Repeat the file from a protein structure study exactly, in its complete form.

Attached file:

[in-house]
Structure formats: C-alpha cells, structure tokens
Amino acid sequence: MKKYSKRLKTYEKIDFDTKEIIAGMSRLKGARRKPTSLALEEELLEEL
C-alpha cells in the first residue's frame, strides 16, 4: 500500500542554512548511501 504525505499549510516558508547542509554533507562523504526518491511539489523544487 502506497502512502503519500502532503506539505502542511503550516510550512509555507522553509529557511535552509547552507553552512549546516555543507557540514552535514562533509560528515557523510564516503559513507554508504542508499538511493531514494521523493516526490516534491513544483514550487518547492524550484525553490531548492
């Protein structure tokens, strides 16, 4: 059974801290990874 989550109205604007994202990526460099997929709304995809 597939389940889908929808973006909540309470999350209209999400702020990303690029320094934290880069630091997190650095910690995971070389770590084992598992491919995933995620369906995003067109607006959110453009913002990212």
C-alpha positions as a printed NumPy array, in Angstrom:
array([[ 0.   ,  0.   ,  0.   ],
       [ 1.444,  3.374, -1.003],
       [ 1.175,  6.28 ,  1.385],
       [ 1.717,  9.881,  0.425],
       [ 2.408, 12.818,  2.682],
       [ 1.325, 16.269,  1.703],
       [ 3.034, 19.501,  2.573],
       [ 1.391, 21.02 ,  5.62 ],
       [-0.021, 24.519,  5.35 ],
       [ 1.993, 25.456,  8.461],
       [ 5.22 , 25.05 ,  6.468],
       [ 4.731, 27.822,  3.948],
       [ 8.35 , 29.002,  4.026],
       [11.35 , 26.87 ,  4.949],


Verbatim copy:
[in-house]
Structure formats: C-alpha cells, structure tokens
Amino acid sequence: MKKYSKRLKTYEKIDFDTKEIIAGMSRLKGARRKPTSLALEEELLEEL
C-alpha cells in the first residue's frame, strides 16, 4: 500500500542554512548511501 504525505499549510516558508547542509554533507562523504526518491511539489523544487 502506497502512502503519500502532503506539505502542511503550516510550512509555507522553509529557511535552509547552507553552512549546516555543507557540514552535514562533509560528515557523510564516503559513507554508504542508499538511493531514494521523493516526490516534491513544483514550487518547492524550484525553490531548492
């Protein structure tokens, strides 16, 4: 059974801290990874 989550109205604007994202990526460099997929709304995809 597939389940889908929808973006909540309470999350209209999400702020990303690029320094934290880069630091997190650095910690995971070389770590084992598992491919995933995620369906995003067109607006959110453009913002990212």
C-alpha positions as a printed NumPy array, in Angstrom:
array([[ 0.   ,  0.   ,  0.   ],
       [ 1.444,  3.374, -1.003],
       [ 1.175,  6.28 ,  1.385],
       [ 1.717,  9.881,  0.425],
       [ 2.408, 12.818,  2.682],
       [ 1.325, 16.269,  1.703],
       [ 3.034, 19.501,  2.573],
       [ 1.391, 21.02 ,  5.62 ],
       [-0.021, 24.519,  5.35 ],
       [ 1.993, 25.456,  8.461],
       [ 5.22 , 25.05 ,  6.468],
       [ 4.731, 27.822,  3.948],
       [ 8.35 , 29.002,  4.026],
       [11.35 , 26.87 ,  4.949],